Evaluating Resouces

Uploaded by BelkLib on 10.05.2012

Evaluating Resources: in this module you will learn the criteria necessary to
evaluate information resources effectively.
The amount of information resources available can be overwhelming.
Reviewing information based on the criteria of
bias, and credibility will help you identify the best resources for your
or project.
The first criteria is authority:
who is the author and what are his or her qualifications to write about the subject at
In the case of traditionally published sources like books or journal articles,
the issue of authority is relatively easy to deal with
because of the vetting process that happens during publishing:
authorship is often stated along with qualifications and affiliations.
Determining authority on a website can be more challenging.
When using web resources, if the site is educational or a government site, such as
the CDC pictured here,
you may not find a personal name listed and will need to evaluate the organization
as a whole
for authority.
Websites ending in '.gov' or '.edu' are generally more authoritative than those
ending in a '.com' or '.org'
but not always.
The next criteria is timeliness or currency of the information.
When you're writing on a current topic, you will want the latest information and
For other topics, historical information may be more appropriate
currency in printed works is relatively easy to check by looking at the copyright or
publication dates.
This is a screenshot of the library catalog and publication dates are easy to see.
The third criteria is bias or point of view.
Whether you're looking at traditionally published information sources or web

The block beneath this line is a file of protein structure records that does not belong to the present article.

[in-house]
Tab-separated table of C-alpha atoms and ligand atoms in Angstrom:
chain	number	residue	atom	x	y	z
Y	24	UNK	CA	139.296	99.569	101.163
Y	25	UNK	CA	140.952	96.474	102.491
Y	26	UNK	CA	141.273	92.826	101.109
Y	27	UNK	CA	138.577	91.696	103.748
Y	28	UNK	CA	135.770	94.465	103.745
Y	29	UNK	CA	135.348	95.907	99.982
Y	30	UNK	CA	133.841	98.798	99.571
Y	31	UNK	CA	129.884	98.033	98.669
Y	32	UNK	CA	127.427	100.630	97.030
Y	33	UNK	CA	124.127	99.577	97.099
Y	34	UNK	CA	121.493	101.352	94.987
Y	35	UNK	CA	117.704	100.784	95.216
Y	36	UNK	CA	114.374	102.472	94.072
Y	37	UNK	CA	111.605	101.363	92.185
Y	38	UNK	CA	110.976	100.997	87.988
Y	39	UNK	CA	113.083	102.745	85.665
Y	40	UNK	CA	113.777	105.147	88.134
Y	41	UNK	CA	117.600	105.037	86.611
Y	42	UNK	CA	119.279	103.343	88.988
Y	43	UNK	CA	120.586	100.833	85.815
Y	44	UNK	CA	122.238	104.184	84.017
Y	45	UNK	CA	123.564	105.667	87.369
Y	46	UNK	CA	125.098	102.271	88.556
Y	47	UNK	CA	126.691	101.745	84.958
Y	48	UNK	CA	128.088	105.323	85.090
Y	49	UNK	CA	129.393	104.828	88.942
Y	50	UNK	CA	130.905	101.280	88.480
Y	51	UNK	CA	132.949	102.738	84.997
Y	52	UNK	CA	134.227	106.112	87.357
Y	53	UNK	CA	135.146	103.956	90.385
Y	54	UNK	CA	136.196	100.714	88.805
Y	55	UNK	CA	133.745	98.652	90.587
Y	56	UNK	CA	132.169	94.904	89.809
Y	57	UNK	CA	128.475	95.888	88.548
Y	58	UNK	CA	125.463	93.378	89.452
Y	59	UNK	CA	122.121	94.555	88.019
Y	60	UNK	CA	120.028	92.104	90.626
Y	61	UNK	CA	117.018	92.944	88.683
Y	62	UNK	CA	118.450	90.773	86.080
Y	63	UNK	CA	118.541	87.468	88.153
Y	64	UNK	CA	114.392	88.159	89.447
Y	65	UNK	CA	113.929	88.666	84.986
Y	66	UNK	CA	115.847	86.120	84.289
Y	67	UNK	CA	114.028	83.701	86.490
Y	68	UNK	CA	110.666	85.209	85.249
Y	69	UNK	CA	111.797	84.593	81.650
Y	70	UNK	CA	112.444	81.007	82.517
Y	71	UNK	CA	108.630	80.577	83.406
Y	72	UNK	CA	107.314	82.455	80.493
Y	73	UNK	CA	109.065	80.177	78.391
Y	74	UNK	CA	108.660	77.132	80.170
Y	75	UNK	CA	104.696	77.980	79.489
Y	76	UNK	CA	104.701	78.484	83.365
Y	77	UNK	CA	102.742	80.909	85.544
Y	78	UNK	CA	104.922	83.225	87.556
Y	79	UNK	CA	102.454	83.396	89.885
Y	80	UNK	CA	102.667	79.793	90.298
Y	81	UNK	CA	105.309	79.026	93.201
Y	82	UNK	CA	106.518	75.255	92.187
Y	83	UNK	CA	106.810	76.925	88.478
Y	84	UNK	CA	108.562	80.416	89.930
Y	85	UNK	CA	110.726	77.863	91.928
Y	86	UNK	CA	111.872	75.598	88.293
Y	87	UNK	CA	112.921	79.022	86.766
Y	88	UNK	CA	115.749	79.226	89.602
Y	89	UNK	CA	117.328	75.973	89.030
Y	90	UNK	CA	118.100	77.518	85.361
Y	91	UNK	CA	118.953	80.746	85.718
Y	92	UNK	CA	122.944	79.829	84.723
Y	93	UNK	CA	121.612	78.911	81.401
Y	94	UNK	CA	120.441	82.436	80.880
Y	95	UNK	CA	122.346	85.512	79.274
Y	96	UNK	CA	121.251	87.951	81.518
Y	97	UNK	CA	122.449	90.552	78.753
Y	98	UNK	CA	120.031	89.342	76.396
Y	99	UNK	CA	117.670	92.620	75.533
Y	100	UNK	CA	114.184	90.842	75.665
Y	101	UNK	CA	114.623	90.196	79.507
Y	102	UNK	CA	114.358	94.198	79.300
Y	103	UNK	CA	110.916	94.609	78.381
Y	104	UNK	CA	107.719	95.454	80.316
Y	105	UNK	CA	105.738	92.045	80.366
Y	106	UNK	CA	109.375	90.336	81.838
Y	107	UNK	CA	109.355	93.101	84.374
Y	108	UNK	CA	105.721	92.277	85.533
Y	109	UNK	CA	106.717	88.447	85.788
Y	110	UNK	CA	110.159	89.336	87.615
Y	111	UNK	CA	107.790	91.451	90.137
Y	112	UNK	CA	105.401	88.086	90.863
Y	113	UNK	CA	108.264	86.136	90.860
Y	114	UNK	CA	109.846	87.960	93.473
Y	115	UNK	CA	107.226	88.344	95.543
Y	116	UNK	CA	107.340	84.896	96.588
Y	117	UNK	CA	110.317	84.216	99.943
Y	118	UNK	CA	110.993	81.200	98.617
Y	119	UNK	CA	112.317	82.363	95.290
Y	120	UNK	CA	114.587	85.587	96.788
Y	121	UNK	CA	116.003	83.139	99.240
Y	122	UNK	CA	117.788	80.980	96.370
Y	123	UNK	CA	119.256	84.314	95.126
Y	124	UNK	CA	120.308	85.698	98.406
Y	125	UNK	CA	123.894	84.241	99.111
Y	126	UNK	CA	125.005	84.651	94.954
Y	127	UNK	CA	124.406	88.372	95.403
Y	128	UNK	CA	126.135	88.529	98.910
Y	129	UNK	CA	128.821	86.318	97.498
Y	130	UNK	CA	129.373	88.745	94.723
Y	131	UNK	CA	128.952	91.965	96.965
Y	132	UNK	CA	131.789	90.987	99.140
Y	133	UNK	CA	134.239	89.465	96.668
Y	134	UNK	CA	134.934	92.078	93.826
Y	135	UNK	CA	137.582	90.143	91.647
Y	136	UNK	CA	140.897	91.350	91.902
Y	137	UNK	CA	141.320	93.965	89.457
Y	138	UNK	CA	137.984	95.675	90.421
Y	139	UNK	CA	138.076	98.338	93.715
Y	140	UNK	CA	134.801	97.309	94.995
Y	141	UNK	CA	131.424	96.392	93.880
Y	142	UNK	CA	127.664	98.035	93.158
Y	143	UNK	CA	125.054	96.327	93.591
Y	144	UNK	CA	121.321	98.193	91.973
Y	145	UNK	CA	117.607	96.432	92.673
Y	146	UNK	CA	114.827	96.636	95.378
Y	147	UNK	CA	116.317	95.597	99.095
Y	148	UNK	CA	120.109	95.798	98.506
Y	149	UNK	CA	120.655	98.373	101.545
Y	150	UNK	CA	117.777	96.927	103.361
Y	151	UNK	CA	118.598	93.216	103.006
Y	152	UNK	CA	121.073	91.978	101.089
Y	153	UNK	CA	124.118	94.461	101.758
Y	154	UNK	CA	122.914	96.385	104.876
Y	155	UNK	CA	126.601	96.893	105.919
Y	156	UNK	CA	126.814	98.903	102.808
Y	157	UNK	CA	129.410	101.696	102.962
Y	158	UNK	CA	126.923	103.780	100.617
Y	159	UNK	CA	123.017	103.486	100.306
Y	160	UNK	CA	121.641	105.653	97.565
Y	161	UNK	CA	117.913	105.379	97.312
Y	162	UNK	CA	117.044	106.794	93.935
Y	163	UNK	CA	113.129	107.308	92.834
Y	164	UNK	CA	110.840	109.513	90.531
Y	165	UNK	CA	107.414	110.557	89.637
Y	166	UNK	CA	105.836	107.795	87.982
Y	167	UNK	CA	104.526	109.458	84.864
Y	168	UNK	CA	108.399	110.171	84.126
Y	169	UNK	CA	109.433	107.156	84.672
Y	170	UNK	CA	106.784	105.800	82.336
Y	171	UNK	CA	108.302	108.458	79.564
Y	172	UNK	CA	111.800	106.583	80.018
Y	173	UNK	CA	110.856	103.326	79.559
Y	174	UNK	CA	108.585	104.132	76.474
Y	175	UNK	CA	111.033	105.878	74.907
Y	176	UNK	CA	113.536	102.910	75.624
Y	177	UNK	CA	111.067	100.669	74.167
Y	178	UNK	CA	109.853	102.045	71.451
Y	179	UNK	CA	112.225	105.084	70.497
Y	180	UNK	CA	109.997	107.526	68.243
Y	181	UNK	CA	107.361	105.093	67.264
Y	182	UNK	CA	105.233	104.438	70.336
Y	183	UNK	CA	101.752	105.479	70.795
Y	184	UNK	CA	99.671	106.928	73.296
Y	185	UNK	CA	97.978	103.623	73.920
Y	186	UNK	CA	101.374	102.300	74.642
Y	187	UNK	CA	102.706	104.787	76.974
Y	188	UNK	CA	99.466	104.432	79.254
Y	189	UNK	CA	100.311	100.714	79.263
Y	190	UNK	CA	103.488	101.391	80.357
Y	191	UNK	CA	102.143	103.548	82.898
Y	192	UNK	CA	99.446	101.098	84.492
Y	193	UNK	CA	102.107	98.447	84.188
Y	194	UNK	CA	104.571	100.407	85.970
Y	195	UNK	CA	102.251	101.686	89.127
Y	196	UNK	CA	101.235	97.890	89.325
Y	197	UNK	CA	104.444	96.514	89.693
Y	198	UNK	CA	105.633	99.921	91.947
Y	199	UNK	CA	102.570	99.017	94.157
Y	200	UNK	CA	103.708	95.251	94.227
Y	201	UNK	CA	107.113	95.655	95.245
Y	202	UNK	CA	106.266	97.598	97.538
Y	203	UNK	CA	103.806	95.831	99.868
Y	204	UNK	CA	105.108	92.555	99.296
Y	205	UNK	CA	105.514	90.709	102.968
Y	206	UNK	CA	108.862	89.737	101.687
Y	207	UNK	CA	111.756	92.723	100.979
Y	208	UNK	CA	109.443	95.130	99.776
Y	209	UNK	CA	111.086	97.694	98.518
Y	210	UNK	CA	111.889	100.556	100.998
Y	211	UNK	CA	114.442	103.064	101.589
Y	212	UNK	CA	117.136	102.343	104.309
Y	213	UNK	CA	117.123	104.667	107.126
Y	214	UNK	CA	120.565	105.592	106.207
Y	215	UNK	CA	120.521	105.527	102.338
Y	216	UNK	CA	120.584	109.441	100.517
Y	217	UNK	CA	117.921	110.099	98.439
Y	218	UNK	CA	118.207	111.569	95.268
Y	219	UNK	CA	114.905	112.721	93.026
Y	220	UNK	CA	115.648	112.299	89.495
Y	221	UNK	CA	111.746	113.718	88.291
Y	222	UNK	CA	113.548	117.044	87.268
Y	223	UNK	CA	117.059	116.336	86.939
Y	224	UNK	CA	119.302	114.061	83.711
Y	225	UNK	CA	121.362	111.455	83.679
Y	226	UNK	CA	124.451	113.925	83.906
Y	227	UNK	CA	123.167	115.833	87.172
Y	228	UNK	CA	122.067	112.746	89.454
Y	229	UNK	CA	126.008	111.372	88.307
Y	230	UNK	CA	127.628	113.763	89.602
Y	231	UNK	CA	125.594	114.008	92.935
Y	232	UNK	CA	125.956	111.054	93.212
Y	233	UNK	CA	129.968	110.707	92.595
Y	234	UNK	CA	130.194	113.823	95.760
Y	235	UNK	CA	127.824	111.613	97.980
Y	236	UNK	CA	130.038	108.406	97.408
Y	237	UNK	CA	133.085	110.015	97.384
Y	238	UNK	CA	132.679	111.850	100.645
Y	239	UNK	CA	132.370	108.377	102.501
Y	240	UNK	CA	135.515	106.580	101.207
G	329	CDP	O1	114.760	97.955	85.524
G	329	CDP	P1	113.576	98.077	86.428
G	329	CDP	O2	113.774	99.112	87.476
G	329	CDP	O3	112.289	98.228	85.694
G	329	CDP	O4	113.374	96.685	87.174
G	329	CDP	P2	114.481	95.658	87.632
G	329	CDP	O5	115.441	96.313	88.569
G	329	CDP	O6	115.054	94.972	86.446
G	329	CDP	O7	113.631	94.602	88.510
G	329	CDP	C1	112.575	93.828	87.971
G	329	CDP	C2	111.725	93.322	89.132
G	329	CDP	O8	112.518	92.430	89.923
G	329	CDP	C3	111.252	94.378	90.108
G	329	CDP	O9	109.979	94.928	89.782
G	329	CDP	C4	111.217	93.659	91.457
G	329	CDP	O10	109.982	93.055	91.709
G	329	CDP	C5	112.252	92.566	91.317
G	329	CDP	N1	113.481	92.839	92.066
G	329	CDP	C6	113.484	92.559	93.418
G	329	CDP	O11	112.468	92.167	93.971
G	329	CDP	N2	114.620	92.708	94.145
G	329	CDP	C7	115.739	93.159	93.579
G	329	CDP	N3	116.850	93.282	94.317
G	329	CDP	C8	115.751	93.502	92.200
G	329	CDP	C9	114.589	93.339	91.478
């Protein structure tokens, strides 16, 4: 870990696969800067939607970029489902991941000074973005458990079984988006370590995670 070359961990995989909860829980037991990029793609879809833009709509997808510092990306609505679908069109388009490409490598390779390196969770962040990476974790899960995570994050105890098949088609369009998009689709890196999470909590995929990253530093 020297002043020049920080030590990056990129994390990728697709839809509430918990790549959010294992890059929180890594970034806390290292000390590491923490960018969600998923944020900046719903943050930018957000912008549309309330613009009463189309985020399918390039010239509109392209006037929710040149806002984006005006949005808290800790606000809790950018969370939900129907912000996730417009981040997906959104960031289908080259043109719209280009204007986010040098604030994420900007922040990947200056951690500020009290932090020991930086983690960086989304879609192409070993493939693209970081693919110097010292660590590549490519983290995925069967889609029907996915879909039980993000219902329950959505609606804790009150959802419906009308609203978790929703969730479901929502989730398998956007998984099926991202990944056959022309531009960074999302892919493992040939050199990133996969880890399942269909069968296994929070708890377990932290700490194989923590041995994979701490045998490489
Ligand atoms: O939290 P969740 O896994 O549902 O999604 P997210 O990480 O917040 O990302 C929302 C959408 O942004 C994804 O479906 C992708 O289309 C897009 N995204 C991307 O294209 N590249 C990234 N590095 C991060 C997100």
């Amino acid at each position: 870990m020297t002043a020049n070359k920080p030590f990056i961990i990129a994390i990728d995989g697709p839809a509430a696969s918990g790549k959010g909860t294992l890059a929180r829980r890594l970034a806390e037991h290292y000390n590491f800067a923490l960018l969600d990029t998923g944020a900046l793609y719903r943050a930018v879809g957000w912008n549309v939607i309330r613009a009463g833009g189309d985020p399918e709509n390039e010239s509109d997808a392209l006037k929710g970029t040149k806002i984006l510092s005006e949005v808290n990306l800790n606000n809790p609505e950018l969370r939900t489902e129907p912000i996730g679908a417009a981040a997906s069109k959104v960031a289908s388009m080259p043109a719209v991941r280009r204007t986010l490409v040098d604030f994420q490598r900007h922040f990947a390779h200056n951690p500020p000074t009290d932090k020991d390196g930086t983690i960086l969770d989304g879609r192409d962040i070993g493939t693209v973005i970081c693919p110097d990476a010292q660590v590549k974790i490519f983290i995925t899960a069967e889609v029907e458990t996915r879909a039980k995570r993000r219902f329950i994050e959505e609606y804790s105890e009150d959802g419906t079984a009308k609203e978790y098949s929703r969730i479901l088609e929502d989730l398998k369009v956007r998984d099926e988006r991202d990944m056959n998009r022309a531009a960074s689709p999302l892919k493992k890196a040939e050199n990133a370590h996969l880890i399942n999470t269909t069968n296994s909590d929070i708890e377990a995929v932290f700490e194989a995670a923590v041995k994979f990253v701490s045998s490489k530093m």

resources, it's difficult to find a totally unbiased source.
Some of the types of bias to watch out for in both print and web resources are
marketing and advocacy.
It helps to think about the purpose of the publication:
is it to persuade, to sell?
When approaching a current issue or controversial topic,
a good place to start your research is a library database like
CQ Researcher or Points of View.
These databases present both sides of major issues and have been vetted.
The fourth criteria is accuracy and credibility.
This site is about a supplement.
Lower on the page it says,
'Studies have found,'
but there's no citation or link to the studies.
Also there's advertising on the page,
so if there were a link to the study one would wonder
who funded it.
Funding can create credibility issues if there's a conflict of interest.
This article from the library database Academic Search Complete
provides an international review of a number of studies on childhood obesity.
The article clearly describes the methodology of how the studies were
and at the end it provides citations to each of the studies
in the event the reader would want to examine primary data.
In summary, you now have criteria
to base your evaluation of an information resource.
The first is authority: is it clear who is responsible for the information?
The second is currency: if it is a time sensitive issue, are the resources recent?
ask yourself, 'What is the purpose of this resource?'
Is it to sell,
to abdicate for a cause,
or to present information with as little bias as possible and air differing,
legitimate points of view?
The final criteria is accuracy and credibility:
are the claims and the source accurate?
If there's a study or statistics mentioned, are they cited to a reputable
Using these criteria will help you identify the best resources for your
paper or project.